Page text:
- Editor Rating
- Rated 4 stars
- Fitbit One Wireless Activity & Sleep Tracke
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- Cosmetic AppealEditor: 80%
- Design & Build QualityEditor: 80%
- FeaturesEditor: 70%
- FunctionEditor: 80%
- Value For The PriceEditor: 80%
The Fitbit One is a personal pedometer that attaches to your waist and syncs electronically via Bluetooth.
Staying fit and healthy is a difficult task for many of us today which is why the obesity rate was calculated at 26.2% in 2012. One of the most common reasons people can’t lose weight is that they find it difficult to keep daily track of what their eating in addition to how much exercise or physical activity they receive. With advancements in technology over the past decade there has finally been a device can help people overcome this issue. The product is called the Fitbit One and it is a personal pedometer that attaches to the waist. The Fitbit One tracks statistics on your daily activity levels and syncs them wirelessly to your iOS device, Mac, or PC.
After unboxing the device, I was surprised how small and portable the Fitbit was. It is a durable plastic material and only features a single button. The device to be sleek and appealing especially when the LED text is being displayed. The device is not cheaply made and feels convincing enough to warrant the $99 price tag. Included in the package is a USB charger, wrist strap (for sleep tracking), belt clip adapter, USB dongle, and the Fitbit One device. From my experience wrist strap is rather large, ugly, and uncomfortable. It is held together by velcro and there are holes throughout it to add breathability when worn overnight. The belt clip adapter is made of a silicone-like material that wraps around the Fitbit One device. I have heard people complain that their Fitbit has fallen out of the adapter while on-the-go, but from what I have experienced this seems unlikely as it is a snug fit.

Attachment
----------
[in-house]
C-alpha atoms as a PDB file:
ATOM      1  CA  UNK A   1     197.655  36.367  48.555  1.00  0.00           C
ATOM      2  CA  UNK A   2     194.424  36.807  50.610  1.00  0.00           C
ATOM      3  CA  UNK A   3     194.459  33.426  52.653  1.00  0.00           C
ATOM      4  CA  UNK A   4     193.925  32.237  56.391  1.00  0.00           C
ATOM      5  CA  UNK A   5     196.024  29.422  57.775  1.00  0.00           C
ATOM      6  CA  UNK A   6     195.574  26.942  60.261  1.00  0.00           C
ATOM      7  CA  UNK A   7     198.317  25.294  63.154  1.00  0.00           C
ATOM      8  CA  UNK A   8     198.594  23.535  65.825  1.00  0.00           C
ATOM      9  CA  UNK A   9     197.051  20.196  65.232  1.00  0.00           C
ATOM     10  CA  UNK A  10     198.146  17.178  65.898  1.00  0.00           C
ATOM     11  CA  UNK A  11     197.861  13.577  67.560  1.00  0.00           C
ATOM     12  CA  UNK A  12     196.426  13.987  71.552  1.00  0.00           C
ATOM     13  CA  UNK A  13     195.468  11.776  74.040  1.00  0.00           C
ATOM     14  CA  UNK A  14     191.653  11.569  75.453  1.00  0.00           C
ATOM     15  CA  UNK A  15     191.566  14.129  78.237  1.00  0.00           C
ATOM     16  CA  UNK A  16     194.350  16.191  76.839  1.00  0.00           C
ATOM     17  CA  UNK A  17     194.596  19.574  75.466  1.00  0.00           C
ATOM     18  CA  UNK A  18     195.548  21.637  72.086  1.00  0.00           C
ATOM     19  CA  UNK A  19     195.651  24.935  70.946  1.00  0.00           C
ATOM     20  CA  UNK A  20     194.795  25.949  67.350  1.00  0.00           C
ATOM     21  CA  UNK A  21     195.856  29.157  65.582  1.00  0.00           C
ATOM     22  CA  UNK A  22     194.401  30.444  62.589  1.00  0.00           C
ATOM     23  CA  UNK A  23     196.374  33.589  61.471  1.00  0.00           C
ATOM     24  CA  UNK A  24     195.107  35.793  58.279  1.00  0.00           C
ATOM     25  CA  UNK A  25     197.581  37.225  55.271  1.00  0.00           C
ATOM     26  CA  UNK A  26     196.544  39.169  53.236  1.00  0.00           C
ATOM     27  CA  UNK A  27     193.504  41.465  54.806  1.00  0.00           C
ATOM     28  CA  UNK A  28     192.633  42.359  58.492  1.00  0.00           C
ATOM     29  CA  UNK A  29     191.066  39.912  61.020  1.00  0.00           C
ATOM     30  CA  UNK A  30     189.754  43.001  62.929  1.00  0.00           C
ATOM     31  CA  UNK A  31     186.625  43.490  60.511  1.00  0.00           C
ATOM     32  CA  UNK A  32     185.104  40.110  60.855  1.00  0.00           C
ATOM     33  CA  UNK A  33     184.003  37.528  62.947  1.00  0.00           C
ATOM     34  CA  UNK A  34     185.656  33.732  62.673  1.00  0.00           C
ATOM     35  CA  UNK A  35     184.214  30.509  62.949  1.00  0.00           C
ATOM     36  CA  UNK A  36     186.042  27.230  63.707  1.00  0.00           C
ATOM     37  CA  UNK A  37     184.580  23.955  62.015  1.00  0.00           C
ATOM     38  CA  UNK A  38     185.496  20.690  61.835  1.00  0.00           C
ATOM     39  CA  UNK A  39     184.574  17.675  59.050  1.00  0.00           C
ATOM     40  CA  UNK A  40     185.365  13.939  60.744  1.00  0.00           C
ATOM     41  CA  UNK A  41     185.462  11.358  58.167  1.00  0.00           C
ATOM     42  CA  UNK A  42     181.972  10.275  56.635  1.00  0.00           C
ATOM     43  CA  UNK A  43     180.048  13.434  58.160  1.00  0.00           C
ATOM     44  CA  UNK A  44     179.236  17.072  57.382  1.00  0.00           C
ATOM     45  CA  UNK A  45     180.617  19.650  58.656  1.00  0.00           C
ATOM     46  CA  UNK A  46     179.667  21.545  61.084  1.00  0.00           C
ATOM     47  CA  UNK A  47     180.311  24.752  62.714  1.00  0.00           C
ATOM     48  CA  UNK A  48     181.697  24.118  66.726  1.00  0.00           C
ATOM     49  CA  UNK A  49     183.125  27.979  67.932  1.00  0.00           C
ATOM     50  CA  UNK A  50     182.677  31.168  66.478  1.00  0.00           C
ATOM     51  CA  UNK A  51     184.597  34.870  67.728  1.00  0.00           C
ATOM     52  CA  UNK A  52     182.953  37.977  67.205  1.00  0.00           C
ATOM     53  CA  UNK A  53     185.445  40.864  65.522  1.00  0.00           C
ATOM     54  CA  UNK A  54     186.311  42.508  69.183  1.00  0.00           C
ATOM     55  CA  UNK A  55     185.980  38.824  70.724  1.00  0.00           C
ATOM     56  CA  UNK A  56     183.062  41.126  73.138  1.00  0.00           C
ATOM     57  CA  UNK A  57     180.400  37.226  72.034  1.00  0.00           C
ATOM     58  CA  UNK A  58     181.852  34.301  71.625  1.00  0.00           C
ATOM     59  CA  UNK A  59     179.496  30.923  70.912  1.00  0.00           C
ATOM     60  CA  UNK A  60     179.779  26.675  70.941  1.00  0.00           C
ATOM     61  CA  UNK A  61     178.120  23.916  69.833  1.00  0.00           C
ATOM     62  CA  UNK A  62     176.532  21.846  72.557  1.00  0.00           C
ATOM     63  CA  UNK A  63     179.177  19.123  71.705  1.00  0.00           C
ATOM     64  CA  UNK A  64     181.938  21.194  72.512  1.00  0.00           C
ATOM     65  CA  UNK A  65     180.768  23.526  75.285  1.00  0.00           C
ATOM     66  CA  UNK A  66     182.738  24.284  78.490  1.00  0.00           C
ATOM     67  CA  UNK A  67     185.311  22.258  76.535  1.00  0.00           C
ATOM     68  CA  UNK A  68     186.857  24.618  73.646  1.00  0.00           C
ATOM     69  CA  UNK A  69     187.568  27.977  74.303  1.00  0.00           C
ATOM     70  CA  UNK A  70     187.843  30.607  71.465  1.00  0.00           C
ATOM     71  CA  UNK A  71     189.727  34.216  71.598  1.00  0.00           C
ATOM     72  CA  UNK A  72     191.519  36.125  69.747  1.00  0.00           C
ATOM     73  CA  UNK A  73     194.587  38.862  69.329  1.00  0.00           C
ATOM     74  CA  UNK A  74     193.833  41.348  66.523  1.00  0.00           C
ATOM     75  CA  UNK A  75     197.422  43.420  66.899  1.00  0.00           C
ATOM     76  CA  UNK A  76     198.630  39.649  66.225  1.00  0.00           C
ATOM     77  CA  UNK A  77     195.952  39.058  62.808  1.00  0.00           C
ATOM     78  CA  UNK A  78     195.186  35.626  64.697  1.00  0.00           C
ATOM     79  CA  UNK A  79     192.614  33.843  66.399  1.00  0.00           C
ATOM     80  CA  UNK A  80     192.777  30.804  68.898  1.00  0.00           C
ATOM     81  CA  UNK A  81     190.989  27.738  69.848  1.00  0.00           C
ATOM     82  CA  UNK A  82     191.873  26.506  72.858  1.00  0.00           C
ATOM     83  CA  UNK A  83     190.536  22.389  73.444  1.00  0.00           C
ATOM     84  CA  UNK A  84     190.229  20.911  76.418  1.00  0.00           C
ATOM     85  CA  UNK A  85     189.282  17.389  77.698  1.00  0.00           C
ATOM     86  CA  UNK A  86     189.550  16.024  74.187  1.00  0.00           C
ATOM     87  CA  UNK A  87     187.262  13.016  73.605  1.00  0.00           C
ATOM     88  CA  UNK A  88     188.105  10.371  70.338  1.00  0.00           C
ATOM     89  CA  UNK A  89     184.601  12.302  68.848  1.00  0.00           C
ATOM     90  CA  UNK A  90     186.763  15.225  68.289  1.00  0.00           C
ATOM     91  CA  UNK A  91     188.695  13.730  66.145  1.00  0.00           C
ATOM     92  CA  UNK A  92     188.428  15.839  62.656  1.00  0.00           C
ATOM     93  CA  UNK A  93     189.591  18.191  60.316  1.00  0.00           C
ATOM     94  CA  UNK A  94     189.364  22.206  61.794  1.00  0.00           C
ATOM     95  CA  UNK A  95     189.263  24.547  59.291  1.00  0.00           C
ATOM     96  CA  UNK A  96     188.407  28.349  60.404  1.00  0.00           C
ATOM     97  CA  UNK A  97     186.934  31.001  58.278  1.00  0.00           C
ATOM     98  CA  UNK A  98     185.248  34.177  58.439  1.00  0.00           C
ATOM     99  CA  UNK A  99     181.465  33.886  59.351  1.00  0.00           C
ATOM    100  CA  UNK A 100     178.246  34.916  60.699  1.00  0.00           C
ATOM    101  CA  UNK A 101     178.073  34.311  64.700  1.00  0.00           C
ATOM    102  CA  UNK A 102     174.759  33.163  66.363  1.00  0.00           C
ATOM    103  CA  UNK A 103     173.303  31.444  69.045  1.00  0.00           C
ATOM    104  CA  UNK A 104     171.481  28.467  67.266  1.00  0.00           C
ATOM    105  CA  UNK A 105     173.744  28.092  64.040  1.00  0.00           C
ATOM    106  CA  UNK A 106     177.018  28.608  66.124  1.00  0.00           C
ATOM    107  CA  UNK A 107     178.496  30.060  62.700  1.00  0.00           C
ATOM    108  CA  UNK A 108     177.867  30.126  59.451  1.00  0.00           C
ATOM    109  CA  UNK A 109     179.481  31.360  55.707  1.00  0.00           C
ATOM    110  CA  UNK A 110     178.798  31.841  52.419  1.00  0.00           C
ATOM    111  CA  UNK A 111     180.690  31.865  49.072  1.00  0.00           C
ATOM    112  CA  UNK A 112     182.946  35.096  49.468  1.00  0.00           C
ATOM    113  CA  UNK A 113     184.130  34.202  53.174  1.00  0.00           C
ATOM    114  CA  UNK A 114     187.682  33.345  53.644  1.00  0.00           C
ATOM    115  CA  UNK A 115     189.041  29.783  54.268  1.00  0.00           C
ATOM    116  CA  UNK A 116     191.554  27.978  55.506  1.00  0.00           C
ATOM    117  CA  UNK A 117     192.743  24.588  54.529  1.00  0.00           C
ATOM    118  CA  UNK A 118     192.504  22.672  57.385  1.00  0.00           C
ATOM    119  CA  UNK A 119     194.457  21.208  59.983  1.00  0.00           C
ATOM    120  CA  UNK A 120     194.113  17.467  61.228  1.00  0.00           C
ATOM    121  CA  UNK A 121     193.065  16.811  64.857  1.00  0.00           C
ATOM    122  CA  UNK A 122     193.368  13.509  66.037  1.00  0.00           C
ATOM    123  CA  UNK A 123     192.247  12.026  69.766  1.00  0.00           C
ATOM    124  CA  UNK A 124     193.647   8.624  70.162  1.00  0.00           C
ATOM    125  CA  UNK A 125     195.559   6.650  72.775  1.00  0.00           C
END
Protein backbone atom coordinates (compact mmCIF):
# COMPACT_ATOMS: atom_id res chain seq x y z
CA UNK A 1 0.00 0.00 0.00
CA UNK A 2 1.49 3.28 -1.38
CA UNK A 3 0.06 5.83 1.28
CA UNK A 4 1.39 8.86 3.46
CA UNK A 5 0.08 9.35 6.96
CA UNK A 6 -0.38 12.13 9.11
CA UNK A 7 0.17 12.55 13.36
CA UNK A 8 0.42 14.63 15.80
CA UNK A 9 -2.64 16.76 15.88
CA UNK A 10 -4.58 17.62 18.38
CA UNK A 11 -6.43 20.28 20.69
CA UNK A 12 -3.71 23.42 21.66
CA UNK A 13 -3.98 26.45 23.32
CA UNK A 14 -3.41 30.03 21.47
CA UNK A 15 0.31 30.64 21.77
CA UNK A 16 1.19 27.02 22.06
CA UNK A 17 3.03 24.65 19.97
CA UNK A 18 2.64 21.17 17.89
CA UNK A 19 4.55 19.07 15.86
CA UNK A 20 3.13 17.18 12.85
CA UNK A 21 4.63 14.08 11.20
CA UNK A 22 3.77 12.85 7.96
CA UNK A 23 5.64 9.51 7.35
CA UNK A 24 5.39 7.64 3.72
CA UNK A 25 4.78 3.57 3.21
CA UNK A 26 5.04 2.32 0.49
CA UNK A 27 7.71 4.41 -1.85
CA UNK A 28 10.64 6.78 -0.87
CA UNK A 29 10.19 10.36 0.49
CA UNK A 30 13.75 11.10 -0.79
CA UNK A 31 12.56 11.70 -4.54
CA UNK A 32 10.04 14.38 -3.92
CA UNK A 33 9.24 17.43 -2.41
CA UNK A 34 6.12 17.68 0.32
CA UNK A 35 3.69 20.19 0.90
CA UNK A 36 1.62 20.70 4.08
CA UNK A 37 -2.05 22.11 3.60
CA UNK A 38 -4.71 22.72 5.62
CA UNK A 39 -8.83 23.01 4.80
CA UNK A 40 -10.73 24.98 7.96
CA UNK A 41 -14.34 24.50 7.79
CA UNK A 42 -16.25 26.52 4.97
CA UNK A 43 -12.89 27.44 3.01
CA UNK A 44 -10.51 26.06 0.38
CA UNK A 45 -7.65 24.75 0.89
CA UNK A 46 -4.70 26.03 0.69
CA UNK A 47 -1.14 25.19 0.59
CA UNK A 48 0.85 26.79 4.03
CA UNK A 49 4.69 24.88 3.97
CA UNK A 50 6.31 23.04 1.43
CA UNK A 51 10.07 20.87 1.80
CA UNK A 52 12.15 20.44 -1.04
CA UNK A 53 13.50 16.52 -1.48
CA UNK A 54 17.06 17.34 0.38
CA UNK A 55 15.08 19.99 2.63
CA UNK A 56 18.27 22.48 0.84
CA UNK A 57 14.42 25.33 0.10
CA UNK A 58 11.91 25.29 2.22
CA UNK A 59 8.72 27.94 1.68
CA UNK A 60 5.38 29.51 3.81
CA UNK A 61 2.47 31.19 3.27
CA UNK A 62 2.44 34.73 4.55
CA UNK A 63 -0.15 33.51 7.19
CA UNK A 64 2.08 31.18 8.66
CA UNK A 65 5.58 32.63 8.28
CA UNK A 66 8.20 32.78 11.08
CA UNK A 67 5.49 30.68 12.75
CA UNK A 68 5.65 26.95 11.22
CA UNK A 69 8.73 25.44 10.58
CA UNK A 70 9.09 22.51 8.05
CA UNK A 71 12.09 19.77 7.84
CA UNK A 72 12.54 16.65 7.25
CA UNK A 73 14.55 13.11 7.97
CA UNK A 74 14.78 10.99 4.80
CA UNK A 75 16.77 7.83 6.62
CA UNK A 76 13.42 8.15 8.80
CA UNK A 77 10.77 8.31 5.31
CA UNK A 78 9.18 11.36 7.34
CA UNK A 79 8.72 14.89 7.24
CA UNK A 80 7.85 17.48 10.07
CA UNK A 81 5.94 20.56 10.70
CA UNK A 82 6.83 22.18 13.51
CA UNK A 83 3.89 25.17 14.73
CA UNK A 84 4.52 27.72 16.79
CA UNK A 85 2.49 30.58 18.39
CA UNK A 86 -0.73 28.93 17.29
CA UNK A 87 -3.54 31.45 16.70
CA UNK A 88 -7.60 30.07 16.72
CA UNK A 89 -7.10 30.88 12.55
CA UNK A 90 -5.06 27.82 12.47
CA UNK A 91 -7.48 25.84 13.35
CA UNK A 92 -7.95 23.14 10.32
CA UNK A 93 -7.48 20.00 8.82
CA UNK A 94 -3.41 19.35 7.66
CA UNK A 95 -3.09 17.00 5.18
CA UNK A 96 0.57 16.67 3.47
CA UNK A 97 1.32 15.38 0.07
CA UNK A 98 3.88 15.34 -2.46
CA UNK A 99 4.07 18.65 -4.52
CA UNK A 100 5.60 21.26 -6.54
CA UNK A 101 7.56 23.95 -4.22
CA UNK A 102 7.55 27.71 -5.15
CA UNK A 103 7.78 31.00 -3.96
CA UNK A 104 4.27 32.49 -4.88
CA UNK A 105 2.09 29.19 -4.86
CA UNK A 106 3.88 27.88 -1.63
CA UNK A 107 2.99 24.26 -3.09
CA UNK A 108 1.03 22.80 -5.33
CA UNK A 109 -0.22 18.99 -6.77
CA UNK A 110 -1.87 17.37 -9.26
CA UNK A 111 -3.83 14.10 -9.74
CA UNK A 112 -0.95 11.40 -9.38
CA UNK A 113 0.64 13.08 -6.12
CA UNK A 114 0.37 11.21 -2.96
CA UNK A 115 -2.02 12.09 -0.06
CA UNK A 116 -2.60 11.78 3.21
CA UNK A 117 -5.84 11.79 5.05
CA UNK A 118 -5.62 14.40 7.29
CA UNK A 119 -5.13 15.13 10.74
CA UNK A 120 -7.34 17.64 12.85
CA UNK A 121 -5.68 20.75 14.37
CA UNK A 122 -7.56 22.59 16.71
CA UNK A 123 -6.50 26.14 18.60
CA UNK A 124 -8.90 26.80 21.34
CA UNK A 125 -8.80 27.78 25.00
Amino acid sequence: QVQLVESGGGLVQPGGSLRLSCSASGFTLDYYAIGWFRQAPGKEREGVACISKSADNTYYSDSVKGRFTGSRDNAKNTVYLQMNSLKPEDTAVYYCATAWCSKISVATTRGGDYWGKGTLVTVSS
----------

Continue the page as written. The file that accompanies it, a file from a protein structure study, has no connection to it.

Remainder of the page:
The Fitbit One has a great deal of features so I’ll try to cover all the significant ones. First off, it is important to understand that the device itself’s main function is to be a pedometer or a step counter. This means the device tracks your steps and based on this calculates statistics like your total calories burned. Therefore it will not accurately track physical activities such as when your biking, lifting weights, or any other form of exercise that is not step based. The Fitbit is accurate for what it is designed to do, so it is important to realize it’s limitations before criticizing it for providing incorrect data. I’ve found the step tracking to be precise and satisfying as well as the additional daily statistics such as number of stair sets climbed, distance traveled (in miles), and calories burned. The advantage of having the Fitbit on you waist is that it will not miscalculate random things like picking up something or using your hands for eating into steps like a wrist worn pedometer would do. Another small, but useful feature is that the device also functions as a clock for those of you who like to keep track of time without wearing a watch. The battery on the Fitbit One is excellent and only needs to be charged once a week. It’s battery life is rated for 5-7 days and I think this is an accurate number from my experience. Another advantage is that it only takes 2 hours to fully charge the battery via the included USB charger. This makes it easy enough to plug in while your surfing the web for a quick recharge.